It left no marks

There has been an increased focus in NSW on improving acute care for victims and survivors of non-fatal strangulation (NFS). Not all women experiencing NFS present at an emergency department in the days following the event. Some women disclose NFS months to years after the event, including to counsellors and caseworkers in community health settings. Some women have experienced repetitive incidents of NFS or engaged in sexual choking practices over long periods of time, and show signs and symptoms associated with brain injury. The Pathways Project was designed to help connect these women to appropriate healthcare.

General Practitioners (GPs) are the main coordinating point for addressing the health needs of women experiencing NFS. By working in tandem with women’s community health centres we can ensure everyone has referral pathways, protocols and services at their fingertips to provide women with useful and responsive healthcare. This might include sending the woman to the emergency department for recent or severe cases, or to neurology, psychology, brain injury clinics, or other allied healthcare providers to support her ongoing recovery process and long-term health needs.

The evidence

This Women’s Health NSW evidence brief brings together Australian research and grey literature with supporting international evidence to define the issues and illuminate data gaps relevant to preventing and responding to NFS and acquired brain injury (ABI) in the context of sexual violence. The brief covers factors that hamper appropriate medical referral and follow-up after NFS, including a lack of understanding of its potential to cause brain injury. It also highlights the need to improve Australian prevalence data to support multidisciplinary, evidence-based responses that holistically meet the needs of victims and survivors. Non-fatal strangulation and acquired brain injury in the context of sexual violence: An evidence brief

Medical case notes and record keeping

Developed in conjunction with Women’s Legal Service NSW, this 2024 Ask Lois webinar provides information about how to ensure medical case notes and record keeping can best support women who opt to pursue legal or compensatory outcomes following strangulation: Ask Lois webinar on strangulation. Women’s Legal Service NSW have also produced a separate webinar on subpoenas and record keeping that you can access here: Ask Lois webinar on subpoenas and case notes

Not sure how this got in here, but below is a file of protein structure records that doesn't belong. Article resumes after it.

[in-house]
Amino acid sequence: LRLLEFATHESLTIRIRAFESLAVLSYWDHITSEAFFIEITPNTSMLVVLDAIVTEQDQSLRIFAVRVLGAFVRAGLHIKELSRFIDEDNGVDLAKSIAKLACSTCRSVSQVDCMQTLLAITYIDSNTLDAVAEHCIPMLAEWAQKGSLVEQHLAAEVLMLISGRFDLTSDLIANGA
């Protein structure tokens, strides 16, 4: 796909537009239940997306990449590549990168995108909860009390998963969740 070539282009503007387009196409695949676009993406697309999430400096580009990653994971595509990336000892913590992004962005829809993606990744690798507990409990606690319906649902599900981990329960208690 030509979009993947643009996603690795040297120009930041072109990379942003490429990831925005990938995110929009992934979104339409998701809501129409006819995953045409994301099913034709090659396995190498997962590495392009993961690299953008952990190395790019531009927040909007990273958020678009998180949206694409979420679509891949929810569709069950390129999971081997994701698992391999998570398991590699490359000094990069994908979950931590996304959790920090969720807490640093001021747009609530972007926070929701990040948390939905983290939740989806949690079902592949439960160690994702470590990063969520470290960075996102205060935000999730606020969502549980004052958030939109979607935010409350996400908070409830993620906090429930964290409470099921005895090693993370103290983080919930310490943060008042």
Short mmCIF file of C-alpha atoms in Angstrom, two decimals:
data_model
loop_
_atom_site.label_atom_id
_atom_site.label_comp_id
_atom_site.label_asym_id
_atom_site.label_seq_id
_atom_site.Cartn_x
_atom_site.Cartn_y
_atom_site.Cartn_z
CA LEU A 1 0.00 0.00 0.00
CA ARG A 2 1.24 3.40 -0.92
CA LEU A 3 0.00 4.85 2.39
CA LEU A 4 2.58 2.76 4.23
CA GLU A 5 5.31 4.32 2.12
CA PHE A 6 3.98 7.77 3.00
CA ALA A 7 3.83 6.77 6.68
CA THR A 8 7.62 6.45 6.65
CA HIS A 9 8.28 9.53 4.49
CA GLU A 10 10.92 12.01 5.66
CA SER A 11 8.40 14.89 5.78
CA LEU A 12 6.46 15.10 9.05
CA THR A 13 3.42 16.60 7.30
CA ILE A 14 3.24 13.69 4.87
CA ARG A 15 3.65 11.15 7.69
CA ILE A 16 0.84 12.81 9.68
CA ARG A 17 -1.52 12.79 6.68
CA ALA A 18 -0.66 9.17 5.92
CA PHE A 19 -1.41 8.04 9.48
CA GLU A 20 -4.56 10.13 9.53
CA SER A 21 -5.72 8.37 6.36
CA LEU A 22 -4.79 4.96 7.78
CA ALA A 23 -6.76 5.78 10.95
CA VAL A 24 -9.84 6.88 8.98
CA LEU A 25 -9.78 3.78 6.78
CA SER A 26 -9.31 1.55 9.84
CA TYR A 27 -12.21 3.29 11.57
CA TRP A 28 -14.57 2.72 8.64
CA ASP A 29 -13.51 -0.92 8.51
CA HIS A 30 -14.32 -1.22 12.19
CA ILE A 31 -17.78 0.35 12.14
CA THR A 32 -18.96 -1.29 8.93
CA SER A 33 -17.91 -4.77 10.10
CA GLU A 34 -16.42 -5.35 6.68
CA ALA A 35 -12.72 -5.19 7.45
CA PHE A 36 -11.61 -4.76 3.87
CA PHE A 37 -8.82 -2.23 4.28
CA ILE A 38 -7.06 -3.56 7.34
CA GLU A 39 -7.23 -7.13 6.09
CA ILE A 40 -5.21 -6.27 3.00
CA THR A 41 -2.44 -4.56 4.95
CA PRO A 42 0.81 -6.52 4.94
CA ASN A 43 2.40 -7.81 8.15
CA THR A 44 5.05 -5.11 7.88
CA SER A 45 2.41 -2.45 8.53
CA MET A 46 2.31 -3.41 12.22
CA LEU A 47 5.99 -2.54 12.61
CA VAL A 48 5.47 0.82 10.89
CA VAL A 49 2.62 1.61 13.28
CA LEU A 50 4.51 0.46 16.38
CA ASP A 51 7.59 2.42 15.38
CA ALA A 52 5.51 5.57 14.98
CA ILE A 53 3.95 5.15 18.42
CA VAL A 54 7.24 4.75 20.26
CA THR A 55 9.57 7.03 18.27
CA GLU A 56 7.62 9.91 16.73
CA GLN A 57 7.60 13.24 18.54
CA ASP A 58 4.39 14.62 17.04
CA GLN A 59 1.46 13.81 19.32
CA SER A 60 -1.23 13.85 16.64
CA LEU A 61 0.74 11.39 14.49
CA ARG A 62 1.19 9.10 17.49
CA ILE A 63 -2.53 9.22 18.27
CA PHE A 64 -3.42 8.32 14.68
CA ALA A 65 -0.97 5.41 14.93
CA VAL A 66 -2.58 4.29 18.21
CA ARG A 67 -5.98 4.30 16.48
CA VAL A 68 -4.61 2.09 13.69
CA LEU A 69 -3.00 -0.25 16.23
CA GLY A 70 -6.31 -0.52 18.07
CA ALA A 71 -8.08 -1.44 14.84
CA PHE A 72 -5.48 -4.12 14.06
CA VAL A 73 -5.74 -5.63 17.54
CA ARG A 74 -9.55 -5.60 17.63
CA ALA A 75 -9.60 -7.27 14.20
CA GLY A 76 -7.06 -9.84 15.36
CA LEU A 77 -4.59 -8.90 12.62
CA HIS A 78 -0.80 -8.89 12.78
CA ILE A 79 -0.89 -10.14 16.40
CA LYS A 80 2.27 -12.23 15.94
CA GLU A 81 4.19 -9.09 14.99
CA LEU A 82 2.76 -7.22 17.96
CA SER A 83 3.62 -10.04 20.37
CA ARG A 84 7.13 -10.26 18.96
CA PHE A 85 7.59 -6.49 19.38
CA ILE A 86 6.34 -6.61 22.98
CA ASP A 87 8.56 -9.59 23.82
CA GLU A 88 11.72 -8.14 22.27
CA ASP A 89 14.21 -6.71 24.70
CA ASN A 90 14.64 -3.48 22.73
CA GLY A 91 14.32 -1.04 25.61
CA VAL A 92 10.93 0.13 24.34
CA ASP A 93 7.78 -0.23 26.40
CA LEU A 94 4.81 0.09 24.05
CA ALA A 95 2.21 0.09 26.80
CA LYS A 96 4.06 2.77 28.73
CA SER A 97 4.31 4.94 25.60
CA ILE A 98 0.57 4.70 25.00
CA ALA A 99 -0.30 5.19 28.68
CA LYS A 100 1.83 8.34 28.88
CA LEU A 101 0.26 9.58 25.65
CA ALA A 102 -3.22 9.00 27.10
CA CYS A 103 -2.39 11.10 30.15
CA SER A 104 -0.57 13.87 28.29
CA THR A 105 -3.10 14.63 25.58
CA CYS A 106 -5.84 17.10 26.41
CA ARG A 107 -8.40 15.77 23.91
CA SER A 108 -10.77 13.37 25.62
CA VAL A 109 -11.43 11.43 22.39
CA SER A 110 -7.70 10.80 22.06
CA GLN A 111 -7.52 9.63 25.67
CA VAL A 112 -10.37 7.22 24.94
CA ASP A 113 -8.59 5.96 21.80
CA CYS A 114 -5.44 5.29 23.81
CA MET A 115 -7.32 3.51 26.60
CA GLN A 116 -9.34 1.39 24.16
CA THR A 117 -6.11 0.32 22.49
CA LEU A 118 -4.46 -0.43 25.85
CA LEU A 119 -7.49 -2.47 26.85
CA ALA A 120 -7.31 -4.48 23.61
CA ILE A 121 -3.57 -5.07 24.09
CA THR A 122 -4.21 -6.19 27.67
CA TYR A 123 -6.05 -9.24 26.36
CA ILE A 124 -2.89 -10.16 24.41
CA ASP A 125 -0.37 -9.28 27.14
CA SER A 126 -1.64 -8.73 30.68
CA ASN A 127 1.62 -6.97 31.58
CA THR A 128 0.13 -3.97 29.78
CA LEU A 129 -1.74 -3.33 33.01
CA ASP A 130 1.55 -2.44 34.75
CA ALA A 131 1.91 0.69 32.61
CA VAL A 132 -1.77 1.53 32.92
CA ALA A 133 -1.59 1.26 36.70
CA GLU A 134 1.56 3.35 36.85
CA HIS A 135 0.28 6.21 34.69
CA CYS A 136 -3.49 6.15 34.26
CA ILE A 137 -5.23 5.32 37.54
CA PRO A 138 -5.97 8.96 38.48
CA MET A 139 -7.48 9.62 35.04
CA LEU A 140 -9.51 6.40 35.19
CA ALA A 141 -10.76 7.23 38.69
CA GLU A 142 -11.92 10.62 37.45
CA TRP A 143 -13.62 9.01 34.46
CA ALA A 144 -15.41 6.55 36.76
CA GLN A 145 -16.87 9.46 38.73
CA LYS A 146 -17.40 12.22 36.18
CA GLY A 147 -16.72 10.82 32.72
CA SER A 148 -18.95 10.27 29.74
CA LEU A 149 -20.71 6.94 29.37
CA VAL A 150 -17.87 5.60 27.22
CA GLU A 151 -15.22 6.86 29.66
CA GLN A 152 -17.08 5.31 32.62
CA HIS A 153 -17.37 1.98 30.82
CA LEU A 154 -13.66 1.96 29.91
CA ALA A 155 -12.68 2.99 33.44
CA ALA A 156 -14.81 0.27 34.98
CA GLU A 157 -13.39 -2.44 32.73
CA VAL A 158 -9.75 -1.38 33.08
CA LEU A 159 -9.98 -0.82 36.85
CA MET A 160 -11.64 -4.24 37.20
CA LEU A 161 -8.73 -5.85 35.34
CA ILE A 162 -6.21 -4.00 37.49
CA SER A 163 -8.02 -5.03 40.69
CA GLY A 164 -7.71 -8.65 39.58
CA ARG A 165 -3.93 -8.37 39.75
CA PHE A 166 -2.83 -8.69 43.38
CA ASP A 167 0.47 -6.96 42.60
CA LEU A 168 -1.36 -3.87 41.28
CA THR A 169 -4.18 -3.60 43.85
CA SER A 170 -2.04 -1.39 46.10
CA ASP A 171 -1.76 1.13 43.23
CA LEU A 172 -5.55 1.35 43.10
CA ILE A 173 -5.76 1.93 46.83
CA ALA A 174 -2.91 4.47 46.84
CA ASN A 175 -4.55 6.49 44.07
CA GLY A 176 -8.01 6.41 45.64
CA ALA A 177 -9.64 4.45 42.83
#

Further training

Monash University offers a three-unit course for healthcare professionals that is designed to improve recognition and appropriate responses to adult disclosures of sexual violence. The course, Recognising and Responding to Sexual Violence in Adults, is delivered in online modules over the course of six weeks and covers NFS in the second training module. It is delivered by the Victorian Department of Forensic Medicine as Continuing Professional Development (CPD) training and accredited by multiple professional bodies, including the Royal Australian College of General Practitioners (RACGP) and the Australian College of Nursing (ACN).

Further reading

Australian Journal of General Practice (2022): ‘I thought I was About to Die’: Management of Non-fatal Strangulation in General Practice

Victorian Institute of Forensic Medicine (2022): It’s Never OK [VIDEO]:

Agency for Clinical Innovation (2022): Managing non-fatal strangulation in the emergency department

The Royal Australian College of General Practitioners (2023): Responding to non-fatal strangulation: What you cannot see [webinar]

The Royal Australian College of General Practitioners (2022): Abuse and violence: Working with our patients in general practice

NSW Health (2020): Responding to Sexual Assault (Adult and Child) Policy and Procedures

Women’s Legal Service NSW (2019): “When she talks to you about the violence”: A toolkit for GPs in NSW

Medicare Benefits Schedule Online (2023): Introduction of new Level E consultation items lasting 60 minutes or more

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